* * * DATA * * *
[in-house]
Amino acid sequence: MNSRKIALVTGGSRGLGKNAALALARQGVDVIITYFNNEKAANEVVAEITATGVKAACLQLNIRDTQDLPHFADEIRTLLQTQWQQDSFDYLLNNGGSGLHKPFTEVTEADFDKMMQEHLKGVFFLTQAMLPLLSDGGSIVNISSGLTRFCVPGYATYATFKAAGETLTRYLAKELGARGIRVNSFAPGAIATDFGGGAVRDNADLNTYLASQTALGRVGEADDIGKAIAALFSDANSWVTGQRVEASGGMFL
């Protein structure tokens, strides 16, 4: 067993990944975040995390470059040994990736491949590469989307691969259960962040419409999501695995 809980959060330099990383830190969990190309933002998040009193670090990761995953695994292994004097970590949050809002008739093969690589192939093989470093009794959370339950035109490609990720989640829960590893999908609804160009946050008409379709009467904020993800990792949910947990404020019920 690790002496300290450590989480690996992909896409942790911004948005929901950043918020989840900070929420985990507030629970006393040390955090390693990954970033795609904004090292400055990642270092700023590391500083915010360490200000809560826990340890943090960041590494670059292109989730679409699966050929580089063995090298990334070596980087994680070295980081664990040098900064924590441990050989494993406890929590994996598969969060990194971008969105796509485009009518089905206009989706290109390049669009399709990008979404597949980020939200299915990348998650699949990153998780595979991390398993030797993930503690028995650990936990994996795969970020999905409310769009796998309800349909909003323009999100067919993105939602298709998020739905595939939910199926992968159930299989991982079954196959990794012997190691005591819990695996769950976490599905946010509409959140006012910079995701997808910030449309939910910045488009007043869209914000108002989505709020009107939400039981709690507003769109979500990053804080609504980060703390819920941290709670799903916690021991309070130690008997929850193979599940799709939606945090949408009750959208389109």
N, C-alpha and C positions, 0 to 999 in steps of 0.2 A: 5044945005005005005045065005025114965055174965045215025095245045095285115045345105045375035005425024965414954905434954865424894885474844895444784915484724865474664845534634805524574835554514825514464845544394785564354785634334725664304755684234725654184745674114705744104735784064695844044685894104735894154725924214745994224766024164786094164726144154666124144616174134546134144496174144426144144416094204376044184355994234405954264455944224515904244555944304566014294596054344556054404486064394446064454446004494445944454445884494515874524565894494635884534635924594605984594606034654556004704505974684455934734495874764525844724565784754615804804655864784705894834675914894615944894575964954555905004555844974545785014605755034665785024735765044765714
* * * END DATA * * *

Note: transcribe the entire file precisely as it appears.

[in-house]
Amino acid sequence: MNSRKIALVTGGSRGLGKNAALALARQGVDVIITYFNNEKAANEVVAEITATGVKAACLQLNIRDTQDLPHFADEIRTLLQTQWQQDSFDYLLNNGGSGLHKPFTEVTEADFDKMMQEHLKGVFFLTQAMLPLLSDGGSIVNISSGLTRFCVPGYATYATFKAAGETLTRYLAKELGARGIRVNSFAPGAIATDFGGGAVRDNADLNTYLASQTALGRVGEADDIGKAIAALFSDANSWVTGQRVEASGGMFL
């Protein structure tokens, strides 16, 4: 067993990944975040995390470059040994990736491949590469989307691969259960962040419409999501695995 809980959060330099990383830190969990190309933002998040009193670090990761995953695994292994004097970590949050809002008739093969690589192939093989470093009794959370339950035109490609990720989640829960590893999908609804160009946050008409379709009467904020993800990792949910947990404020019920 690790002496300290450590989480690996992909896409942790911004948005929901950043918020989840900070929420985990507030629970006393040390955090390693990954970033795609904004090292400055990642270092700023590391500083915010360490200000809560826990340890943090960041590494670059292109989730679409699966050929580089063995090298990334070596980087994680070295980081664990040098900064924590441990050989494993406890929590994996598969969060990194971008969105796509485009009518089905206009989706290109390049669009399709990008979404597949980020939200299915990348998650699949990153998780595979991390398993030797993930503690028995650990936990994996795969970020999905409310769009796998309800349909909003323009999100067919993105939602298709998020739905595939939910199926992968159930299989991982079954196959990794012997190691005591819990695996769950976490599905946010509409959140006012910079995701997808910030449309939910910045488009007043869209914000108002989505709020009107939400039981709690507003769109979500990053804080609504980060703390819920941290709670799903916690021991309070130690008997929850193979599940799709939606945090949408009750959208389109």
N, C-alpha and C positions, 0 to 999 in steps of 0.2 A: 5044945005005005005045065005025114965055174965045215025095245045095285115045345105045375035005425024965414954905434954865424894885474844895444784915484724865474664845534634805524574835554514825514464845544394785564354785634334725664304755684234725654184745674114705744104735784064695844044685894104735894154725924214745994224766024164786094164726144154666124144616174134546134144496174144426144144416094204376044184355994234405954264455944224515904244555944304566014294596054344556054404486064394446064454446004494445944454445884494515874524565894494635884534635924594605984594606034654556004704505974684455934734495874764525844724565784754615804804655864784705894834675914894615944894575964954555905004555844974545785014605755034665785024735765044765714